Journalism Ruehls for a day

Gonzo Meets the Press #29 October 20, 2011

An eloquent Malcolm Turnbull launched a book of wonderful columns by the late Peter
Ruehl at the American Club in Sydney this week. But on the way back home, Tom
Krause discovered that all was not well in the media landscape.

It was a strange Wednesday in the world of Australian journalism.
On the same day that Channel Ten announced 6.30 with George Negus only had
seven days to live, Shadow Communications Minister Malcolm Turnbull launched a
compile of the late Peter Ruehl’s funny columns, and journalist Mike Carlton
complained about the sparse number of fellow MEAA members showing up to hear the
announcement of Walkley finalists around the country, particularly in Sydney.
“What is wrong with bloody journalists,” asked Carlton in Crikey.
Well, Mike, many don’t go to pubs anymore, and instead go to gyms, and making a
trip into the city on a Monday night is out of the question. Journalism ain’t
what it used to be, in terms of a night on the turps, and while I lament it as
well, a cry in the wilderness by Old Farts like us isn’t going to change things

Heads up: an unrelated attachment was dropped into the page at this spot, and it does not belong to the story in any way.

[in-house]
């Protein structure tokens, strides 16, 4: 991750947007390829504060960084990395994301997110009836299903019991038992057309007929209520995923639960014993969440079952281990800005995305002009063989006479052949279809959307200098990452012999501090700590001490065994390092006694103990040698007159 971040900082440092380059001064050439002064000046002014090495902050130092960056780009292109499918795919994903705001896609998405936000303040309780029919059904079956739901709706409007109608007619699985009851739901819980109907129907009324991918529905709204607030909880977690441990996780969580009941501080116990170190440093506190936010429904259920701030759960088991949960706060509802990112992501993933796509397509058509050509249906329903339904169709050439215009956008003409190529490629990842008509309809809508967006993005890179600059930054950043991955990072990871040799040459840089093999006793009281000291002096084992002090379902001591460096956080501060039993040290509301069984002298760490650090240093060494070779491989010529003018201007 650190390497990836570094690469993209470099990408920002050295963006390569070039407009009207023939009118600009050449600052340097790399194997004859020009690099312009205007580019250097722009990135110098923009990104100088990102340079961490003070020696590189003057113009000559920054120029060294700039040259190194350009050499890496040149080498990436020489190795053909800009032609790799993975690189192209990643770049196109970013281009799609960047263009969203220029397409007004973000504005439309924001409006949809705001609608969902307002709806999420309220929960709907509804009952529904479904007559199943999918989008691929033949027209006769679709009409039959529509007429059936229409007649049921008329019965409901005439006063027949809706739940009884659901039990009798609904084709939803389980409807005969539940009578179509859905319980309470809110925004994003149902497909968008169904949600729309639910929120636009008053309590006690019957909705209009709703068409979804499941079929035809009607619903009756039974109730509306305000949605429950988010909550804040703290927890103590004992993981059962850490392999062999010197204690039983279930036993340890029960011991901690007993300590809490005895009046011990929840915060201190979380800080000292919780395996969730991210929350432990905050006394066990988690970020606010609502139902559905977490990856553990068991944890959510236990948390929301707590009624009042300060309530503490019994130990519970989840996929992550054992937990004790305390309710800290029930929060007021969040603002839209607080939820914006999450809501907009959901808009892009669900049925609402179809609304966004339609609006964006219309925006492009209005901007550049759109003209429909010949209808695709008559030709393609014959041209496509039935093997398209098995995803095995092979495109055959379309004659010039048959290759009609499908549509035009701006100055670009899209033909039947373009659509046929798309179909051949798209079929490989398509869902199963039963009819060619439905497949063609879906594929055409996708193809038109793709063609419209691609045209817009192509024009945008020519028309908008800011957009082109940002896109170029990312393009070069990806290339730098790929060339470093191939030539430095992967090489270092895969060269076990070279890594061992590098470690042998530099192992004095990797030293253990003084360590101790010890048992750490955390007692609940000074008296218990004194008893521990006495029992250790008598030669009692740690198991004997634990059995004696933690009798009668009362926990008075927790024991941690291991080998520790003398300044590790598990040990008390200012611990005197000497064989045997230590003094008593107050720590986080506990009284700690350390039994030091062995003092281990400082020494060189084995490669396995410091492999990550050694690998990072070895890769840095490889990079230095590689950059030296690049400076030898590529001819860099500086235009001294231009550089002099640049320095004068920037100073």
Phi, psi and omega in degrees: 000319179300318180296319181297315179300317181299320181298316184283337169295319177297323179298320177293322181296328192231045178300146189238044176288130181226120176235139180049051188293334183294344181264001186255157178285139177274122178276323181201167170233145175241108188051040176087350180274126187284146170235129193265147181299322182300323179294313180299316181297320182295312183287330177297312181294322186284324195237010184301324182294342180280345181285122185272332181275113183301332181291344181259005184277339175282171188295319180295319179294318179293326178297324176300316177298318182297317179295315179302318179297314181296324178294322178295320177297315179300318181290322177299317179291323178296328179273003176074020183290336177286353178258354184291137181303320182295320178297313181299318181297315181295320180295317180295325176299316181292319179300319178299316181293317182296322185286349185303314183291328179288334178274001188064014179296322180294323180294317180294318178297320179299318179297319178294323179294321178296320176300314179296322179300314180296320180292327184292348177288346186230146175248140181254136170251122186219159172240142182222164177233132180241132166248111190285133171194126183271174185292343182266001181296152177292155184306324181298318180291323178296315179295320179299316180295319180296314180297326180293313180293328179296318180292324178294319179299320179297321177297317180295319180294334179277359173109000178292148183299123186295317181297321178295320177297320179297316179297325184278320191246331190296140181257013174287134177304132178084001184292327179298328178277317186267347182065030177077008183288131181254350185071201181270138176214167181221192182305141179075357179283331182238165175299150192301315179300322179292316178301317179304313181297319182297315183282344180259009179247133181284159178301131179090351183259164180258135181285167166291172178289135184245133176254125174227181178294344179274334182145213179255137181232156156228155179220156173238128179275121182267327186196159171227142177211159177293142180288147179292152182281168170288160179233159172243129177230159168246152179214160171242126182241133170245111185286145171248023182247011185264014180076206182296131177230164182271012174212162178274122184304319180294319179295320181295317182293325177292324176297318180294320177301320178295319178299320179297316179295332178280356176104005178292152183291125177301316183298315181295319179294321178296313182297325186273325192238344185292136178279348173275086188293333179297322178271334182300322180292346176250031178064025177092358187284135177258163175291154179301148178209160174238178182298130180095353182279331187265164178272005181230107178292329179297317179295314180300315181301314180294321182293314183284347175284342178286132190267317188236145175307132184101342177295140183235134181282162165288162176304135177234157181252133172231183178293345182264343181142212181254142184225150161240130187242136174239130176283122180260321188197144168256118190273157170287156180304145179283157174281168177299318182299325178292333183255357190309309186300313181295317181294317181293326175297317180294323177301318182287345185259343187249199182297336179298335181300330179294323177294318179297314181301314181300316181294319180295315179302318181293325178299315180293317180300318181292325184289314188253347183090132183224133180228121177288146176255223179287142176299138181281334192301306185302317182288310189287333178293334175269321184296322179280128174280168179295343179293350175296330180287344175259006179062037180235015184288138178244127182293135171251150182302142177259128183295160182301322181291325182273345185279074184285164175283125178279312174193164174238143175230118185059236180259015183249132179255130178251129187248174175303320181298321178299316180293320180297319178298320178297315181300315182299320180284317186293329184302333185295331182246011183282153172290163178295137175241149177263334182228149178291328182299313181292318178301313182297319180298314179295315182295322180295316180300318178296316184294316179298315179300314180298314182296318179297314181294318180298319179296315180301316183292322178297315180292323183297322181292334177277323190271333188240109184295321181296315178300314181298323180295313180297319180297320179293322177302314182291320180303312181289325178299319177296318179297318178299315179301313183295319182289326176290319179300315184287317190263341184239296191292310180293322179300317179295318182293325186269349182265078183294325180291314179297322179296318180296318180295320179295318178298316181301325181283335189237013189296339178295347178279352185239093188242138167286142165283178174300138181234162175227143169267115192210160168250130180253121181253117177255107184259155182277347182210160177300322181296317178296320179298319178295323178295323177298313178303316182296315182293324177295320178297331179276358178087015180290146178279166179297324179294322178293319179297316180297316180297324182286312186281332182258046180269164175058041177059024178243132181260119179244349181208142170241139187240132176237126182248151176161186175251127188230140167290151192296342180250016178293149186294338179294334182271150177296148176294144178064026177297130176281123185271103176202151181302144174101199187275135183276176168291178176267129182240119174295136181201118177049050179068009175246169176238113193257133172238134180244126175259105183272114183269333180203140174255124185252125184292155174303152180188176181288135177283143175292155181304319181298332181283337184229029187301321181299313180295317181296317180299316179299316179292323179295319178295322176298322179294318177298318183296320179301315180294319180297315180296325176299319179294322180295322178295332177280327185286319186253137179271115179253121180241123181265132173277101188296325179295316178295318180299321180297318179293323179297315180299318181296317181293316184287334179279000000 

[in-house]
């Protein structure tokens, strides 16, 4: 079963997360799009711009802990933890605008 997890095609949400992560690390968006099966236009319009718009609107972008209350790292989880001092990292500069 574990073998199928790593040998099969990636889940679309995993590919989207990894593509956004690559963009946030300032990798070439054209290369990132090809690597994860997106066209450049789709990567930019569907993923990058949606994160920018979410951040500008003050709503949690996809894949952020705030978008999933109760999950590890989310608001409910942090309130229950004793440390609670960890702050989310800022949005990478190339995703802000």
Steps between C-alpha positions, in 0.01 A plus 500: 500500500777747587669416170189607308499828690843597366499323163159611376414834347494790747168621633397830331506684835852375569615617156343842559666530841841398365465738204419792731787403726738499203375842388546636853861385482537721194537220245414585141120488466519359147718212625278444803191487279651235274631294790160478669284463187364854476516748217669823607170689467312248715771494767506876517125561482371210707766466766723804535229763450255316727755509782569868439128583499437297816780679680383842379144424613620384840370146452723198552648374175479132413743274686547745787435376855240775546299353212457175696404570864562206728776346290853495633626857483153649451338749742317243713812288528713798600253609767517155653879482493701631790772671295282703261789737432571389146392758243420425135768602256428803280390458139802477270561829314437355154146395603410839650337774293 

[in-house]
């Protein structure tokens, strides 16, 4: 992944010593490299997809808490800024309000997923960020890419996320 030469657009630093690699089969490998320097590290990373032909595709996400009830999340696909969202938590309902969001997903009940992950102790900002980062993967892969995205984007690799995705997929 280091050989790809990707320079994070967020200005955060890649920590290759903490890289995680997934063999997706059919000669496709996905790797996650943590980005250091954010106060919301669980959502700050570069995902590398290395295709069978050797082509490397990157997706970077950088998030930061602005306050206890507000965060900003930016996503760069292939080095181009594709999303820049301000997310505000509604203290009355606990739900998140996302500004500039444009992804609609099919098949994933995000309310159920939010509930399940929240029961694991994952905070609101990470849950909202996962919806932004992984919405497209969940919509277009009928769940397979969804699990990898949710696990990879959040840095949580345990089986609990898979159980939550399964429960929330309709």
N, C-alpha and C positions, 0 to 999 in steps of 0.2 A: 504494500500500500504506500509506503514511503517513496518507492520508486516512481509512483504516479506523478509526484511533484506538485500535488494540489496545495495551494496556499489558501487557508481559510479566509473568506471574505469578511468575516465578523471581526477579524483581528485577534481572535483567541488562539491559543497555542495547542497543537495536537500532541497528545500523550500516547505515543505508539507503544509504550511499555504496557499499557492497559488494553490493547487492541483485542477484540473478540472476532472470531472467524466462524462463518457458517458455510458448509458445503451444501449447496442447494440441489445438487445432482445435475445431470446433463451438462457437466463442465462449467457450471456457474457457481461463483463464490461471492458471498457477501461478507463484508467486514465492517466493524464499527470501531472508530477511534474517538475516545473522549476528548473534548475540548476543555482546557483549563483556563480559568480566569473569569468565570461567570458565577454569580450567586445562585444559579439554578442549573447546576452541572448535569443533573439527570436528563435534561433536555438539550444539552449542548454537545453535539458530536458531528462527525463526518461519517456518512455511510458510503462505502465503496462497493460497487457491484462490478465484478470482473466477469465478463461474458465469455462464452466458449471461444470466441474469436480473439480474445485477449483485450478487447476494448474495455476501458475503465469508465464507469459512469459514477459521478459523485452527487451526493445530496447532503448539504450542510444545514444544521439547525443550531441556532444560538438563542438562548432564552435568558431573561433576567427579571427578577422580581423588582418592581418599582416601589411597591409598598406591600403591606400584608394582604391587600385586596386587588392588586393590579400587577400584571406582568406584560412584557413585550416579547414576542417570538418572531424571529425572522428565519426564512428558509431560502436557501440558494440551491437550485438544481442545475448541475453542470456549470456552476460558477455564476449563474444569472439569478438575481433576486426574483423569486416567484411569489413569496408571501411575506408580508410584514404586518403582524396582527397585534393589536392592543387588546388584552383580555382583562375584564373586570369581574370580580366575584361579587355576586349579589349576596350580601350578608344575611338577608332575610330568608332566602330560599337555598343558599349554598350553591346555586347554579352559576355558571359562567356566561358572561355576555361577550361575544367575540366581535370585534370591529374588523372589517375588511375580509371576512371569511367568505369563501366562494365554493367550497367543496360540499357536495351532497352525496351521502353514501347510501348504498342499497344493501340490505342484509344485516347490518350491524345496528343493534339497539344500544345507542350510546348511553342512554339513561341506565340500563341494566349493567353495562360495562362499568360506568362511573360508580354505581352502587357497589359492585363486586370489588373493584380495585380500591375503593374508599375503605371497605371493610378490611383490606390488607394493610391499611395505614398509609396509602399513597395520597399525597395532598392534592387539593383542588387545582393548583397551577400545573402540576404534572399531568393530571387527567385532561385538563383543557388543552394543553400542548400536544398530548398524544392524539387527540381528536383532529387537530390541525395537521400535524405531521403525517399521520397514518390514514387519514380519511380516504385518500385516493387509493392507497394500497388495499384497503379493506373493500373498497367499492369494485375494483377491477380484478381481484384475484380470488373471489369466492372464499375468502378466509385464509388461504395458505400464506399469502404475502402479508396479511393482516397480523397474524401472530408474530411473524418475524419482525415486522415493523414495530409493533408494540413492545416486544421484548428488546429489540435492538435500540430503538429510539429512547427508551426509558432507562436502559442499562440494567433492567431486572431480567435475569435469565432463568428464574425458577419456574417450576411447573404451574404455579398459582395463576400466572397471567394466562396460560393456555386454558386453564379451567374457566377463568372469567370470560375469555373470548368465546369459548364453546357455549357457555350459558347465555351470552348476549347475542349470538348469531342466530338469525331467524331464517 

– especially when journos’ jobs are disappearing.
There were, however, quite a few journalists at the launch at the prestigious American Club in Macquarie
Street to hear Malcolm Turnbull, a former journo, praise the work of Peter
Ruehl, in a book of columns selected by his widow, The
Australian’s national affairs correspondent, Jennifer Hewett, with some
help from fellow journalists, Pam Williams, Marian Wilkinson, Colleen Ryan and
Judith Hoare.

Among the scribes and editors attending
were a contingent from Fairfax and the Australian Financial Review, the
paper Ruehl wrote for most of the time in Australia, Greg Hywood, Michael
Stutchbury, Paul Bailey and Pam Williams; and from News Limited, the other group
he worked for, Nick Cater, Geoff Elliott, Paul Kelly and Piers Akerman. Others
included Janine Perrett from Sky News Business, Jim Middleton from the
ABC and a host of others, like Liberal luminaries, Julie Bishop and Andrew Robb,
and the legendary TV guru, Sam Chisholm, and his wife, Sue.
Louise Adler, chief executive of Melbourne University Publishing, kicked off proceedings for
the MUP book, Men Are Stupid, Women Are Crazy, by quoting from the